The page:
Will Russia hand over the 12 intelligence officers indicted for allegedly interfering in the 2016 presidential election? Signs point to no.
Top Russian Senator told @nbcnews Russia won’t extradite 12 military intel officers accused of hacking the Democratic party. Said extradition would be against Russian law. That they can cooperate with US officials “only if they want to”, refused to confirm identies of the 12.
— Richard Engel (@RichardEngel) July 15, 2018
A federal grand jury indicted 12 Russians on Friday for allegedly hacking computer systems of the Democratic Congressional Campaign Committee, the Democratic Campaign Committee, and the Hillary Clinton campaign, then releasing the information. Kremlin officials, including President Vladimir Putin, have denied that they were involved.
Thirteen Russian nationals and three companies were previously indicted for interfering in the election, but this is the first time government officials there were charged in Special Counsel Robert Mueller‘s ongoing probe.
Asked if he would discuss extradition with Putin, Trump said that he “might.”
“I hadn’t thought of that,” he said in an interview published Sunday by CBS. “But I certainly, I’ll be asking about it.”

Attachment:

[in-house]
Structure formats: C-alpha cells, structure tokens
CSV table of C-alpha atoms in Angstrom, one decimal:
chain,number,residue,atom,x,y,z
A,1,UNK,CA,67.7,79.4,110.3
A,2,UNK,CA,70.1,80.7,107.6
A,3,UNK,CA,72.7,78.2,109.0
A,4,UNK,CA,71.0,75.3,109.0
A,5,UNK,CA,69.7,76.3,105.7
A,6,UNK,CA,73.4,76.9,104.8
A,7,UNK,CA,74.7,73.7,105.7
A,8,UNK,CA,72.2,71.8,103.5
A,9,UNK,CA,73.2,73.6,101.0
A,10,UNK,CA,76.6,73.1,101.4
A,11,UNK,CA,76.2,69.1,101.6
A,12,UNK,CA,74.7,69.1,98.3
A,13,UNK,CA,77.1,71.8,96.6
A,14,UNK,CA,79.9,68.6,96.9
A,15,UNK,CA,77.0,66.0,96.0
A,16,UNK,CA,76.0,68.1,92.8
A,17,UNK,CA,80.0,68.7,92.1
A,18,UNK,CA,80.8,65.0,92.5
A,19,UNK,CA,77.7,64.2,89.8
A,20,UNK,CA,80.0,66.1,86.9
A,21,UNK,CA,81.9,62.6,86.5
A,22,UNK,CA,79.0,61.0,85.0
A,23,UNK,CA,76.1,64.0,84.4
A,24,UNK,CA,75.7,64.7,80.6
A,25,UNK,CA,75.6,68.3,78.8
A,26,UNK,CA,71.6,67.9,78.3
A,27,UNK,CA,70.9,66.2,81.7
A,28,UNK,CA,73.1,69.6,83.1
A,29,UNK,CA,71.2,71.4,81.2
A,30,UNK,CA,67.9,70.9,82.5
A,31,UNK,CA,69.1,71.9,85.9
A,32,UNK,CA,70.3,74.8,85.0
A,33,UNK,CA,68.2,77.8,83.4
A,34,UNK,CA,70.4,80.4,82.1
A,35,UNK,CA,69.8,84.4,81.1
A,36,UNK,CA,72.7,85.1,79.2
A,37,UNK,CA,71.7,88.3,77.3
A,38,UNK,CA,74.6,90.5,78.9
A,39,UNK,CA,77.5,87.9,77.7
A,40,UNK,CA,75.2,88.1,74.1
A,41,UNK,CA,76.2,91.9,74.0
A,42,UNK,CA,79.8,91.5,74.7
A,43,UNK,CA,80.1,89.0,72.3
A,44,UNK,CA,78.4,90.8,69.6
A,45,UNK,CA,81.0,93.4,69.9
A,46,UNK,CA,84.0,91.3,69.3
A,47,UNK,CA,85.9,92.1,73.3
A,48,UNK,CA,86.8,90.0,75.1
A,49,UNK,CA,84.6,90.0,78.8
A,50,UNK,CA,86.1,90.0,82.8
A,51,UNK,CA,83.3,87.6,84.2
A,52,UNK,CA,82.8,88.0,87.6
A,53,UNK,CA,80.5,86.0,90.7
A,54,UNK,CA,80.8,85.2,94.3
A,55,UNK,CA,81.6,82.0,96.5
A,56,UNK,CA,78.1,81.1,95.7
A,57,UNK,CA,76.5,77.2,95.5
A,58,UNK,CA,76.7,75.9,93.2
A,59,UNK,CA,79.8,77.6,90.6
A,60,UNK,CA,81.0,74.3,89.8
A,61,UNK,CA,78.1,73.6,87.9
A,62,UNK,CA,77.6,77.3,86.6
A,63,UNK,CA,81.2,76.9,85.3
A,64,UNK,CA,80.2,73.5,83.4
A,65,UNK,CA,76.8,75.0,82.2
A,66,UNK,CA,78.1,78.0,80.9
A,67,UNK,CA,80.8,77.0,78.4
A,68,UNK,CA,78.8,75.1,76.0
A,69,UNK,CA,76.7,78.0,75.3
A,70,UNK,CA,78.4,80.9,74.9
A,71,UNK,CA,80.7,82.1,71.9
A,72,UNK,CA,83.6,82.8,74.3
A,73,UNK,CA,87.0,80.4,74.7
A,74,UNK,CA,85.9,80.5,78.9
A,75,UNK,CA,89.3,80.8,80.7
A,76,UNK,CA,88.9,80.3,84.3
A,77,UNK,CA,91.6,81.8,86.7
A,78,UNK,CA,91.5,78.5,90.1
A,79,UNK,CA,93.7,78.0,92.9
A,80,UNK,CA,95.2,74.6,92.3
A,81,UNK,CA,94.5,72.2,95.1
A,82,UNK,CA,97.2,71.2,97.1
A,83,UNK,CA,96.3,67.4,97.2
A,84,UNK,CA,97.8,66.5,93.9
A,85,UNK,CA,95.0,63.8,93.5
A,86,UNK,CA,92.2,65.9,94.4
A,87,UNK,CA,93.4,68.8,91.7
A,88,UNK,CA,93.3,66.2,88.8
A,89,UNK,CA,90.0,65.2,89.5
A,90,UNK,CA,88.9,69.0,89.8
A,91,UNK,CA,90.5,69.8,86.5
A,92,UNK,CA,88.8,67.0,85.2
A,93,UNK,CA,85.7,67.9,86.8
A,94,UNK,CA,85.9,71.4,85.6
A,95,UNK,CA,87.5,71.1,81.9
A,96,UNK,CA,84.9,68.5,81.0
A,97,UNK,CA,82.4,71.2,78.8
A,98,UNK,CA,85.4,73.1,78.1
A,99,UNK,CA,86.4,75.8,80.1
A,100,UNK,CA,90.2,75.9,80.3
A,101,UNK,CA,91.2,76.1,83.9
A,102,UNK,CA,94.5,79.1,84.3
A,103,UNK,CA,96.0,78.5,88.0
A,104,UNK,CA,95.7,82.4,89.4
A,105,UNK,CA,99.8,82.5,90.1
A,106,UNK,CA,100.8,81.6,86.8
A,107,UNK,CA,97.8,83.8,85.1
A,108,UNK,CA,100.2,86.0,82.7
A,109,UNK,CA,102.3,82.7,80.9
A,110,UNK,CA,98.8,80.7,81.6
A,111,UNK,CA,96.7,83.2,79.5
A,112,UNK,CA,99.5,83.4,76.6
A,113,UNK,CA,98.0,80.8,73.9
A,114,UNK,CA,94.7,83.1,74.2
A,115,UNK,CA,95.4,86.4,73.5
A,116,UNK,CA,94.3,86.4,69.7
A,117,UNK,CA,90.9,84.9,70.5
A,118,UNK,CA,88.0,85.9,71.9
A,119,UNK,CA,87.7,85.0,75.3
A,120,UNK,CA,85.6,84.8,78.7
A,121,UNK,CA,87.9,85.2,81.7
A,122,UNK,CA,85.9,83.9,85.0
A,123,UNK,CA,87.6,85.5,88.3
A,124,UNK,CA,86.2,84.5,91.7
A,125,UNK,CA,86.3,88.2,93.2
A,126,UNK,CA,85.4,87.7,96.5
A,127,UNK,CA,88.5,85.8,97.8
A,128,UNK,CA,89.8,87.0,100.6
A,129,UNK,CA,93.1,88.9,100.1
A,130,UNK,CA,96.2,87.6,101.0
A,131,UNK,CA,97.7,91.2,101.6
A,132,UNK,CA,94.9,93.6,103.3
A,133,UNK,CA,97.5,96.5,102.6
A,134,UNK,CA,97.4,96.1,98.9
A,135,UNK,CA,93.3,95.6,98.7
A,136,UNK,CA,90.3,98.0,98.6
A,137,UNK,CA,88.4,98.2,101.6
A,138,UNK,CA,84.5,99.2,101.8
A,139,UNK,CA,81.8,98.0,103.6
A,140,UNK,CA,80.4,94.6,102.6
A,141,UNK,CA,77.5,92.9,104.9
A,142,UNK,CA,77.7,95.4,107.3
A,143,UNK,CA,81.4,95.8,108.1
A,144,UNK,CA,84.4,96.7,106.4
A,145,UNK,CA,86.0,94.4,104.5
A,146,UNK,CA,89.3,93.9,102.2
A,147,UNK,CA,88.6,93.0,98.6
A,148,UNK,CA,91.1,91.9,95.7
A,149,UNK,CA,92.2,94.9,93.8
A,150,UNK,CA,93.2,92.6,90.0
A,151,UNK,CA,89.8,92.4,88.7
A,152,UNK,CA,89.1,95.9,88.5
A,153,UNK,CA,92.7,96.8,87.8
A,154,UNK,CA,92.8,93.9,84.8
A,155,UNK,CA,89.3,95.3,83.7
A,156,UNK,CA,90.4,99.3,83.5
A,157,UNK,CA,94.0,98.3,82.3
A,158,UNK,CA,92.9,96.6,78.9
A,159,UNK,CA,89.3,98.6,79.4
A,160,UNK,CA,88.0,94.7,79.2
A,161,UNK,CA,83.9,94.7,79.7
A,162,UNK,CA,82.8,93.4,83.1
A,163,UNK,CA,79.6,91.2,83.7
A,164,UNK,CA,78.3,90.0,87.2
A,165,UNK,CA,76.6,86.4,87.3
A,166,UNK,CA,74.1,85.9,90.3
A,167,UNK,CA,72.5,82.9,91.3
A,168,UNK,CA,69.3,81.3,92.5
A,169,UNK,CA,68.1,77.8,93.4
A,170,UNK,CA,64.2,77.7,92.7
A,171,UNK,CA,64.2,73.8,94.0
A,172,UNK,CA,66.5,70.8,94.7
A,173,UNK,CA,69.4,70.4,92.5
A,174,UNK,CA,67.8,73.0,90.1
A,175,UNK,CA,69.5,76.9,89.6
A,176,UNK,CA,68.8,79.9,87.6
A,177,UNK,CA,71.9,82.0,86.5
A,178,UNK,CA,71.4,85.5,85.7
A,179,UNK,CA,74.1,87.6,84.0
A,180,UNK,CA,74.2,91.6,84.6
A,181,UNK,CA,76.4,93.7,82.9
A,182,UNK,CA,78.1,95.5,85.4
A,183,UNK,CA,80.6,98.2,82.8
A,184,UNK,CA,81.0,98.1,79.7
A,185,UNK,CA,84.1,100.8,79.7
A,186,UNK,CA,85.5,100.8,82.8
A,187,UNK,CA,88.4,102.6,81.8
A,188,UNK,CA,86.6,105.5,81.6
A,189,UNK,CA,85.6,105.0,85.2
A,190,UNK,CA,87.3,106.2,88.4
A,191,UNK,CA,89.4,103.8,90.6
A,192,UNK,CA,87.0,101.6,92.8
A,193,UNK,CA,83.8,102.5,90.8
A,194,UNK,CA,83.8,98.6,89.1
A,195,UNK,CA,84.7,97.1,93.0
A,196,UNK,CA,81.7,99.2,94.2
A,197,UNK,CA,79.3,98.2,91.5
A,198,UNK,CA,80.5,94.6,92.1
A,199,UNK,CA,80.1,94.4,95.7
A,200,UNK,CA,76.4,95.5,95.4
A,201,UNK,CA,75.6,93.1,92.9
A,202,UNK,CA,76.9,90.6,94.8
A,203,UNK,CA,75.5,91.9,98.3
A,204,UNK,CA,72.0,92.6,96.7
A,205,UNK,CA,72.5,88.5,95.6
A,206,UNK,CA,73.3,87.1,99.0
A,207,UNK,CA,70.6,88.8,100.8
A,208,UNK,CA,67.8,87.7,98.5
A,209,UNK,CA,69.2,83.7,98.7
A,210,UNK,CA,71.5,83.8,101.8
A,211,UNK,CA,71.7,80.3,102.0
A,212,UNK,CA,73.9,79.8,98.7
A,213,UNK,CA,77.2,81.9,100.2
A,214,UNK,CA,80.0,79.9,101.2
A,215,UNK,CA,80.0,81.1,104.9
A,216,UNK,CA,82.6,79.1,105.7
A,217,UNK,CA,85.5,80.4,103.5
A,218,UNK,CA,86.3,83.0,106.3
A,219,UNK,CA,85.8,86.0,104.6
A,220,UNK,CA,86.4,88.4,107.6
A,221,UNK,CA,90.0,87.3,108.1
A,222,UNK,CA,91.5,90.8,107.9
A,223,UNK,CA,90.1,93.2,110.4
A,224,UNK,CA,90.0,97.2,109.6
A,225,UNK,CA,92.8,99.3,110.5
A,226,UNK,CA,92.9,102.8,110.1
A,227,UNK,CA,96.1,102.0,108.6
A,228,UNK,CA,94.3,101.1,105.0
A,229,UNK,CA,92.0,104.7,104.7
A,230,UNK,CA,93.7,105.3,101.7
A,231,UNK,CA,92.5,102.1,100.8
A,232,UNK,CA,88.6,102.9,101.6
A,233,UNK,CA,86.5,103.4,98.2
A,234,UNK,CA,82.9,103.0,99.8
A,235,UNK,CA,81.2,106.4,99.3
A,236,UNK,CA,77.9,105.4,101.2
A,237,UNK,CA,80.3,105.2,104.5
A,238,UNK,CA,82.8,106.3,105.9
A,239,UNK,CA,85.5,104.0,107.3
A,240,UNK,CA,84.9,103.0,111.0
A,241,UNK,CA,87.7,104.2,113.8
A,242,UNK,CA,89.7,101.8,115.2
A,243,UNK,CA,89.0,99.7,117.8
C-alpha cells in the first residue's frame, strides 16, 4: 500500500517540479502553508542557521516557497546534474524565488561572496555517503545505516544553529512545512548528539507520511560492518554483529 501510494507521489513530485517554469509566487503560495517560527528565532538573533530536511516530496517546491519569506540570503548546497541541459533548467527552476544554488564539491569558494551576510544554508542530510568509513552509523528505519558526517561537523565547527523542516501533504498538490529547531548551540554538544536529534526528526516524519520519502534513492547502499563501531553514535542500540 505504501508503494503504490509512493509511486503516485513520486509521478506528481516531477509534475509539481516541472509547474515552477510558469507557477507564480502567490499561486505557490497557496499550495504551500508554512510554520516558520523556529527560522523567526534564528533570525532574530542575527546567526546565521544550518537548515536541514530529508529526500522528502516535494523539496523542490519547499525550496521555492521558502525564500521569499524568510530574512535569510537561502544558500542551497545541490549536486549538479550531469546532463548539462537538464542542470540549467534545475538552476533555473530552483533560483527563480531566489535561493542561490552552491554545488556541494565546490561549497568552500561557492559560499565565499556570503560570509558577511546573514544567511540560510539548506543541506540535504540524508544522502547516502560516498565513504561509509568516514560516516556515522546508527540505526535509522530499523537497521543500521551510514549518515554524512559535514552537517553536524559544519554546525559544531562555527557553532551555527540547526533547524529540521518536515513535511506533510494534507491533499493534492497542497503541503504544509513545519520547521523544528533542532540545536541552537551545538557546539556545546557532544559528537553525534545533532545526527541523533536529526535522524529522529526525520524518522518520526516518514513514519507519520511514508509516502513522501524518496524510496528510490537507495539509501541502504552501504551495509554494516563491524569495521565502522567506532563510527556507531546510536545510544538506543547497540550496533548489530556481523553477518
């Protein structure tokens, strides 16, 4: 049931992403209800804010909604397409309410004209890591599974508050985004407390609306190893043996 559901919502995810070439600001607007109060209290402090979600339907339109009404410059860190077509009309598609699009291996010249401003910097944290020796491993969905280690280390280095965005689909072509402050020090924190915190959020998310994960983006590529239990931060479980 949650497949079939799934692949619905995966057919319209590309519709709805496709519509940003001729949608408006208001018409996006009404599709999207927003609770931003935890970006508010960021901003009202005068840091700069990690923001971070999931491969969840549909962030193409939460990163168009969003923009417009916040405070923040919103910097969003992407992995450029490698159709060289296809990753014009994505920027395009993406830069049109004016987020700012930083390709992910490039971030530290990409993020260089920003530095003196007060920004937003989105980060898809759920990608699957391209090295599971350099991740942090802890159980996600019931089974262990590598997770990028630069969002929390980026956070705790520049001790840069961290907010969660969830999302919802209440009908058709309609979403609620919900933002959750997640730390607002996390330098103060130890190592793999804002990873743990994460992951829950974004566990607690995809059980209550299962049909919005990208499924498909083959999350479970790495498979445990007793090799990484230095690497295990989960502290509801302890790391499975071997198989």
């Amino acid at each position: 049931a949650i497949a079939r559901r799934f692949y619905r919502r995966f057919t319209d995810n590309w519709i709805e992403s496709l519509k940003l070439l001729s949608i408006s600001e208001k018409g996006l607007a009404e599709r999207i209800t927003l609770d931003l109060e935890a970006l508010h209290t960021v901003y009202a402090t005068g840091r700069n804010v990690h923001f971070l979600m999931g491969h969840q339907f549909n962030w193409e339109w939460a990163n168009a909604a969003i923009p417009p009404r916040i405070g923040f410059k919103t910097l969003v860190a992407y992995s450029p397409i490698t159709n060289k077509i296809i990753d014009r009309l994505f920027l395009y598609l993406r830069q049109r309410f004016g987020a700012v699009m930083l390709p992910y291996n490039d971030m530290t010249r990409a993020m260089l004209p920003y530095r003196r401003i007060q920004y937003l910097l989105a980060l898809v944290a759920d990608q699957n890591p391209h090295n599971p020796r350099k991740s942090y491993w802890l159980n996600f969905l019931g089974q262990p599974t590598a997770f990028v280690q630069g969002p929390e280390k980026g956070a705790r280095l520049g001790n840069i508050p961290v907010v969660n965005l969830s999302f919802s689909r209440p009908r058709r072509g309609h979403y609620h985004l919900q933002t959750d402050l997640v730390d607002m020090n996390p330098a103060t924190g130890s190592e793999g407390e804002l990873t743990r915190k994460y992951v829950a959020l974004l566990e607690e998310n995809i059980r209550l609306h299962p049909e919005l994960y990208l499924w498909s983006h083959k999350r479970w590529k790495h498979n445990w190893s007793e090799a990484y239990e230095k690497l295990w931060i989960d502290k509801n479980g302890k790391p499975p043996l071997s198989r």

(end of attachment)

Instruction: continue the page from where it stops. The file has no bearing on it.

He is scheduled to meet with Putin on Monday in Helsinki, Finland.
Trump then shifted blame, saying that this happened during the Obama administration, and that the DNC should be ashamed for letting themselves get hacked in the first place. In the past, Trump has pointed to denials by Kremlin officials, and says he wants a good relationship with the country.
Meanwhile, Director of National Intelligence Dan Coats, a Trump nominee, said at a speech Friday that among state actors, Russia is the most aggressive in launching cyberattacks on U.S. systems.
“These actions are persistent, they are pervasive, and they are meant to undermine America’s democracy on a daily basis regardless of whether it is election time or not,” he said.
[Image via MLADEN ANTONOV/AFP/Getty Images]